Geothermal Power and Wind Energy in Rwanda

Geothermal energy is the natural heat stored within the earth and visible on our earth’s surface in the forms of fumaroles, hot springs, steaming grounds and altered grounds. To extract this energy, wells are drilled to tap steam and water at high temperatures and pressures at a depth of 1-3km.

This steam and very hot water can be used either directly for heating, for example also in greenhouses for agricultural purposes, or for electricity generation.

Natural geothermal heat or energy is stored inside our planet, but it is only exploitable if it comes close enough to the surface.

In Africa this is mostly the case within the East African Rift Zone which passes through the western branch of Rwanda. That this zone is geothermally active, and that the surface is very thin, was proven during the eruption of the Nyiragongo volcano which destroyed half of the city of Goma in 2002.

These volcanic eruptions bring the stored heat to the surface in an uncontrolled sudden manner. However it is also possible to use this energy in a careful and monitored way.

In Rwanda the Virunga volcanic zones in the Northern part and the area around the hot springs located in the Western part of the country close to Lake Kivu are believed to be potential sites for possible geothermal exploitation.

Geothermal potential

Rwanda’s current power production equals a total of about 60MW at peak hours that is generated mainly from thermal and hydropower.

Considering, that energy is a prime component of further economic development, that the Rwandan Government is eager to diversify as well as stabilize its energy supply and that the thermal energy currently used is expensive, geothermal energy has to be given its due importance as a potential relevant contribution to our national energy balance.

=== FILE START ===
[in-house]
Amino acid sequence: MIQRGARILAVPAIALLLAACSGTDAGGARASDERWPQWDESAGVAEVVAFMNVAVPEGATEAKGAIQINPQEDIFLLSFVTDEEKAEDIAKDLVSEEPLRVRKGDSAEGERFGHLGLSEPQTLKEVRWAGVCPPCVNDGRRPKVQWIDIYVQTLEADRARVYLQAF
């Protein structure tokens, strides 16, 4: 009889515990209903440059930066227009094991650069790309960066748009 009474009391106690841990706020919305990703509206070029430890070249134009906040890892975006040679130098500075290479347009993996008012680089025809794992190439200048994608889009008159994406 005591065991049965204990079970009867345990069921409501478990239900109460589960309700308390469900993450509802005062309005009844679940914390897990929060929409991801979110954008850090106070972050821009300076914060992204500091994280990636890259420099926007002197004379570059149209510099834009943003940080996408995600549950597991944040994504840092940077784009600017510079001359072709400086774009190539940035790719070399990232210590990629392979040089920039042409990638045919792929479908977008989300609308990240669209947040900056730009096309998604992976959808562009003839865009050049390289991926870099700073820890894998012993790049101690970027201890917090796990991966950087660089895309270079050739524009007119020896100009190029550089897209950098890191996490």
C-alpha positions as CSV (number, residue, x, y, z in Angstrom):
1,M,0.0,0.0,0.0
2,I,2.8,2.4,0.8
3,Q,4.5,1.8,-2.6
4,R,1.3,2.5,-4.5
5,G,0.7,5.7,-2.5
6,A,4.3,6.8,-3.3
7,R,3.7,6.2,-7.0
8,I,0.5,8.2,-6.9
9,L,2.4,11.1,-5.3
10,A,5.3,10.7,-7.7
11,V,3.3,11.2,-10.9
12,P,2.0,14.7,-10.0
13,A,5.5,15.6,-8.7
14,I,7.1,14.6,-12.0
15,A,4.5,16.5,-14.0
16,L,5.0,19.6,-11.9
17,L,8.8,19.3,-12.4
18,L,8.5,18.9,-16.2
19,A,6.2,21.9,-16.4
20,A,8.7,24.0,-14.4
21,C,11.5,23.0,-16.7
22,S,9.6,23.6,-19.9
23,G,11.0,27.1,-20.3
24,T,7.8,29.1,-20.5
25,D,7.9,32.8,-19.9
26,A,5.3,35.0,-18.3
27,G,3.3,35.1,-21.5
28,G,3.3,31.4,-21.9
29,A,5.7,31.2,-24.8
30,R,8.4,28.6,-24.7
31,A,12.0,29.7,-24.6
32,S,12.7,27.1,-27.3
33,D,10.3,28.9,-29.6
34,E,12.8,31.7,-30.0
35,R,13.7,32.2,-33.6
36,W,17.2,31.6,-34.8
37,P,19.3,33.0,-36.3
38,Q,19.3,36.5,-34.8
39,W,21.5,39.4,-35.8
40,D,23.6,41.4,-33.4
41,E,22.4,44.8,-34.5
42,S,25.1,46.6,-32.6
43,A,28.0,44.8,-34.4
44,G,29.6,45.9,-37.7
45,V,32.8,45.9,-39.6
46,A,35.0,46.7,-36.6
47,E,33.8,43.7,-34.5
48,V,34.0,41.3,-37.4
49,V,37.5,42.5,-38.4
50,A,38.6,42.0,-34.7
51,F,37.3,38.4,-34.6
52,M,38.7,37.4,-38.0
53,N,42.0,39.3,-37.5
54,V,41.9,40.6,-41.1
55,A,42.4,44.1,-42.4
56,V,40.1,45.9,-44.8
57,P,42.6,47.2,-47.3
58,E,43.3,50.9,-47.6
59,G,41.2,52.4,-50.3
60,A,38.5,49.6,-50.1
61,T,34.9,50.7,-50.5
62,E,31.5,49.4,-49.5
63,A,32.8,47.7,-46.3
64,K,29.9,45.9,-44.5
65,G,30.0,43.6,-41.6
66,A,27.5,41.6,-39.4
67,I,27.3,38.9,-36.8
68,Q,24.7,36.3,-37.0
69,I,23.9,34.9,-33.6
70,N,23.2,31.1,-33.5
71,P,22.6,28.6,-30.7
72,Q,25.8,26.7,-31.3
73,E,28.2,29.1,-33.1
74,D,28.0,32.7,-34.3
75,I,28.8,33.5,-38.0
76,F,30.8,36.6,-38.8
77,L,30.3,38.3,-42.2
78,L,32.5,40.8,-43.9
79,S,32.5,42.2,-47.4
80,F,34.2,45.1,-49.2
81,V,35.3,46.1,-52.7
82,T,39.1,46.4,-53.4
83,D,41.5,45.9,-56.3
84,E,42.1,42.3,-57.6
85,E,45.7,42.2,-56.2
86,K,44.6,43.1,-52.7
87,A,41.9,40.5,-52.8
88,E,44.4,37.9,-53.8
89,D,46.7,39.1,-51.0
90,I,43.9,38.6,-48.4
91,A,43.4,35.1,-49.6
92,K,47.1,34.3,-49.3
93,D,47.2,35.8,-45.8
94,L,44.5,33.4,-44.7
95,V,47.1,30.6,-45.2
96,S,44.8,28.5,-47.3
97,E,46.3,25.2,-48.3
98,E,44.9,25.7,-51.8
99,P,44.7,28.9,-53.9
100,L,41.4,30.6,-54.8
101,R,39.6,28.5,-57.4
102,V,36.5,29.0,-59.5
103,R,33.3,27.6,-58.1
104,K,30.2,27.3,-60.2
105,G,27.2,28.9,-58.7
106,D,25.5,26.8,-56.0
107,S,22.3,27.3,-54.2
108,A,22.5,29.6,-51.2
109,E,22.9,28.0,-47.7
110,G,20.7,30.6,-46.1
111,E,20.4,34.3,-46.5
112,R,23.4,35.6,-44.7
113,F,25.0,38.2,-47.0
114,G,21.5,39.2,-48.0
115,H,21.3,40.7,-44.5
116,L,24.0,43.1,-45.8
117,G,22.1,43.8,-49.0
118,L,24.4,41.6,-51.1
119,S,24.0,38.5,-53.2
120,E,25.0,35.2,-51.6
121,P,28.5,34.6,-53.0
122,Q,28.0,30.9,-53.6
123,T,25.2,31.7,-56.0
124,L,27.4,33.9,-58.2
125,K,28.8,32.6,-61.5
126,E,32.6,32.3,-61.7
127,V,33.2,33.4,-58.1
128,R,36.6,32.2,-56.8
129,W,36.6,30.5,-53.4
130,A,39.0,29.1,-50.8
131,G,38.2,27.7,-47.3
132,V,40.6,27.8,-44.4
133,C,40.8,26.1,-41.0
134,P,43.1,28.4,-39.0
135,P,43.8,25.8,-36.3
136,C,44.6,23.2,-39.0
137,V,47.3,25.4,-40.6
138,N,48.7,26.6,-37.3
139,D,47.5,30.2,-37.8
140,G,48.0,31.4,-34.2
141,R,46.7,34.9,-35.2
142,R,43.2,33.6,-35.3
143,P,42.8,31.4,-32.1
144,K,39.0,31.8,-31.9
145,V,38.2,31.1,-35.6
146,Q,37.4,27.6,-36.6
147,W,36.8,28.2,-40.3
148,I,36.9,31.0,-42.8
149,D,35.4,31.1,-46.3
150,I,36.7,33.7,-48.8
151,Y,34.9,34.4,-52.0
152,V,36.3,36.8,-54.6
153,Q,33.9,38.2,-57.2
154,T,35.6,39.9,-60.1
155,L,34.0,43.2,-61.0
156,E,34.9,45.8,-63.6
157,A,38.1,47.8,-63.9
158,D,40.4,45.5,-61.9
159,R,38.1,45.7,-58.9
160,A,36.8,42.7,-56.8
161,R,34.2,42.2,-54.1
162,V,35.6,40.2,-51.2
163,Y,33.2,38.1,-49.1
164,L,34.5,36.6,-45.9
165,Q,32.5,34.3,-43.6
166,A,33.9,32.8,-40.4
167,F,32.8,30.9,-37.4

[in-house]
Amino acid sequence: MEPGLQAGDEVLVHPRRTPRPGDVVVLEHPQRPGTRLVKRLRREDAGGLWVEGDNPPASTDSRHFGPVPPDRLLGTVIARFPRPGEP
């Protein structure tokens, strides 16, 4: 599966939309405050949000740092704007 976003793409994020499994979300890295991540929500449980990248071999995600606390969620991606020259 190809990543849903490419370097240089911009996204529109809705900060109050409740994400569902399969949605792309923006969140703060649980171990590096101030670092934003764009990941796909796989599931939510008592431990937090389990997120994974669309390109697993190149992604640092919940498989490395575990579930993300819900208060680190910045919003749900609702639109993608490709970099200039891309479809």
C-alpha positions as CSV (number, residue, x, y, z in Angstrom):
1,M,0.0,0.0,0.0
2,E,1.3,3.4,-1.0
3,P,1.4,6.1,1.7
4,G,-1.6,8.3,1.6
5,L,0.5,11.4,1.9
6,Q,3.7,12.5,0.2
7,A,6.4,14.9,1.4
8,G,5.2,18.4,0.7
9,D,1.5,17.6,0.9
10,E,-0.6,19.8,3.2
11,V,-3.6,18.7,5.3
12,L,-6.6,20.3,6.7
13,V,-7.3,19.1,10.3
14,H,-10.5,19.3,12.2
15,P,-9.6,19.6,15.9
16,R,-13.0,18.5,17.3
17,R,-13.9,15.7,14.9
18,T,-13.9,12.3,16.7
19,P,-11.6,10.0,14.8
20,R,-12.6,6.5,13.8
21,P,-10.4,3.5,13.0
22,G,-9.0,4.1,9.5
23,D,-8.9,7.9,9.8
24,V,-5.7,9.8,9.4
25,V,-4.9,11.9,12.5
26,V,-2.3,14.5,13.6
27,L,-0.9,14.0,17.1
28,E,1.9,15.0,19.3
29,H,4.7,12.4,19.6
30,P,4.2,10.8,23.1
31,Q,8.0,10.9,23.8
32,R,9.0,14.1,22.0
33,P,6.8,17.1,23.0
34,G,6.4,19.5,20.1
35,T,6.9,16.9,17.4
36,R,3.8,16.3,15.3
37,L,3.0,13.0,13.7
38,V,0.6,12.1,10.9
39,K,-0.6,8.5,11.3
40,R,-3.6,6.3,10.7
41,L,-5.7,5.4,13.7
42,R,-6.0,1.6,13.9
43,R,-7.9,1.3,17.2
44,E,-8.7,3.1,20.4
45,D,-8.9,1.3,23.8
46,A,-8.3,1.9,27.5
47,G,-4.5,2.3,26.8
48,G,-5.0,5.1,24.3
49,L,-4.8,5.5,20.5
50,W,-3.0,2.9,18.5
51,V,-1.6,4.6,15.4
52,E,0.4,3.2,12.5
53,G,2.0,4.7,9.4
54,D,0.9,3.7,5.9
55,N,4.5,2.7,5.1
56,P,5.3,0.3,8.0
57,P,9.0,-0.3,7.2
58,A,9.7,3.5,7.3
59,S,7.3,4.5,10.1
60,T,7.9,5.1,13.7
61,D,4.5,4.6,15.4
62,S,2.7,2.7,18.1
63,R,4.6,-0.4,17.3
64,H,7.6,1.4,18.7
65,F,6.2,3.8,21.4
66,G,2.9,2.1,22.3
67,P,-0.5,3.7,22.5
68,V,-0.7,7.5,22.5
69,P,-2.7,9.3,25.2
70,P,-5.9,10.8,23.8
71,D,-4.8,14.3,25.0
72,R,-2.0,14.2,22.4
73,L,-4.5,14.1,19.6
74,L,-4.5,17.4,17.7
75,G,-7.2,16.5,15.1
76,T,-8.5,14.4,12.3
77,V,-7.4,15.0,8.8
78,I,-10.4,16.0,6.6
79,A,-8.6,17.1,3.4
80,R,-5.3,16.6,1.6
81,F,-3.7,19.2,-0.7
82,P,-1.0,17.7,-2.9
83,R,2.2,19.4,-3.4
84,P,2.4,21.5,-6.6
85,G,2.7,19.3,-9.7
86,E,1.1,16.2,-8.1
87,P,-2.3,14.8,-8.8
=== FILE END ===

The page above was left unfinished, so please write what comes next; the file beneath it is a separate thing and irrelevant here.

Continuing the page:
Geothermal power is an attractive source of energy because it is naturally available, renewable and can be economically viable.

The potential for geothermal power generation in Rwanda is currently estimated at about 170-300 MW.

This estimation is based on observations and surface geochemical work that was carried out at a hydrothermal spring in the Western part of the country by the French Bureau BRGM (Bureau de Recherches Géologiques et Minières).

Ongoing efforts in geothermal development

In 2006, the Ministry of Infrastructure (MININFRA) was given the responsibility to develop the country’s geothermal resources for electricity generation.

From that time, several contacts have been established with international companies specialized in geothermal development for Rwanda’s geothermal resource assessment.

In this context in November 2006, a preliminary assessment of two geothermal prospects was carried out by the American company Chevron which confirms that the potential indeed exists in Rwanda.

In June 2007, MININFRA submitted an official proposal to the German Federal Institute for Geosciences and Natural Resources (BGR) for technical support to Rwanda on geothermal resource assessment.

In collaboration with the German government, an implementation agreement was thence signed in November 2007 between MININFRA, the Ministry of Environment and Natural resources and BGR for Rwanda’s geothermal resource assessment and capacity building project which is sponsored by the German government.

This assessment has started and the site under inspection is the area between the Virunga national park and Gisenyi. The geoscientific assessment to determine the exact potential should be completed by December 2008.

Further detailed assessment in other localities will be conducted with the assistance of BGR next year.